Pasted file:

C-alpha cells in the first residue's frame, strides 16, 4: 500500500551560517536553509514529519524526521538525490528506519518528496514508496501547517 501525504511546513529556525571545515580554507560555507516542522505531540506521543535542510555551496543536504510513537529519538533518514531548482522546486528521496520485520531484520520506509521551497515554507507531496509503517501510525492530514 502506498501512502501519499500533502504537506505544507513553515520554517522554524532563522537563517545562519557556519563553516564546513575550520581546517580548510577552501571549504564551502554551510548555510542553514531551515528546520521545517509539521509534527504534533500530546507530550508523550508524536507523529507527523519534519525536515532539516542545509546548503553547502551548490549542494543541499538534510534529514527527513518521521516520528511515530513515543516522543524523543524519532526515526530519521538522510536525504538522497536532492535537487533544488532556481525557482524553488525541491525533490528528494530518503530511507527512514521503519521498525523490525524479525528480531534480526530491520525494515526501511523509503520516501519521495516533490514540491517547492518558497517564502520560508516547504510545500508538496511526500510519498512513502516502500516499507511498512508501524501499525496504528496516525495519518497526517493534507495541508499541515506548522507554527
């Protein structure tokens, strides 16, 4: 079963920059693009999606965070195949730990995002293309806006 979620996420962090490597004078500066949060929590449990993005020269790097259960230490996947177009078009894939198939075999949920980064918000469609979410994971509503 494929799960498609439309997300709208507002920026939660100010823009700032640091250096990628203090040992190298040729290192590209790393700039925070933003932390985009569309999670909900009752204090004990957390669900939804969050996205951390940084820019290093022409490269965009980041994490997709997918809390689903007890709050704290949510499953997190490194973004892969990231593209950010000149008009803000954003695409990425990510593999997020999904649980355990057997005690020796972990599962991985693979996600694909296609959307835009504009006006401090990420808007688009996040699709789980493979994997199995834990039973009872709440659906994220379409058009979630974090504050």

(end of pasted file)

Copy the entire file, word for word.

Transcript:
C-alpha cells in the first residue's frame, strides 16, 4: 500500500551560517536553509514529519524526521538525490528506519518528496514508496501547517 501525504511546513529556525571545515580554507560555507516542522505531540506521543535542510555551496543536504510513537529519538533518514531548482522546486528521496520485520531484520520506509521551497515554507507531496509503517501510525492530514 502506498501512502501519499500533502504537506505544507513553515520554517522554524532563522537563517545562519557556519563553516564546513575550520581546517580548510577552501571549504564551502554551510548555510542553514531551515528546520521545517509539521509534527504534533500530546507530550508523550508524536507523529507527523519534519525536515532539516542545509546548503553547502551548490549542494543541499538534510534529514527527513518521521516520528511515530513515543516522543524523543524519532526515526530519521538522510536525504538522497536532492535537487533544488532556481525557482524553488525541491525533490528528494530518503530511507527512514521503519521498525523490525524479525528480531534480526530491520525494515526501511523509503520516501519521495516533490514540491517547492518558497517564502520560508516547504510545500508538496511526500510519498512513502516502500516499507511498512508501524501499525496504528496516525495519518497526517493534507495541508499541515506548522507554527
């Protein structure tokens, strides 16, 4: 079963920059693009999606965070195949730990995002293309806006 979620996420962090490597004078500066949060929590449990993005020269790097259960230490996947177009078009894939198939075999949920980064918000469609979410994971509503 494929799960498609439309997300709208507002920026939660100010823009700032640091250096990628203090040992190298040729290192590209790393700039925070933003932390985009569309999670909900009752204090004990957390669900939804969050996205951390940084820019290093022409490269965009980041994490997709997918809390689903007890709050704290949510499953997190490194973004892969990231593209950010000149008009803000954003695409990425990510593999997020999904649980355990057997005690020796972990599962991985693979996600694909296609959307835009504009006006401090990420808007688009996040699709789980493979994997199995834990039973009872709440659906994220379409058009979630974090504050």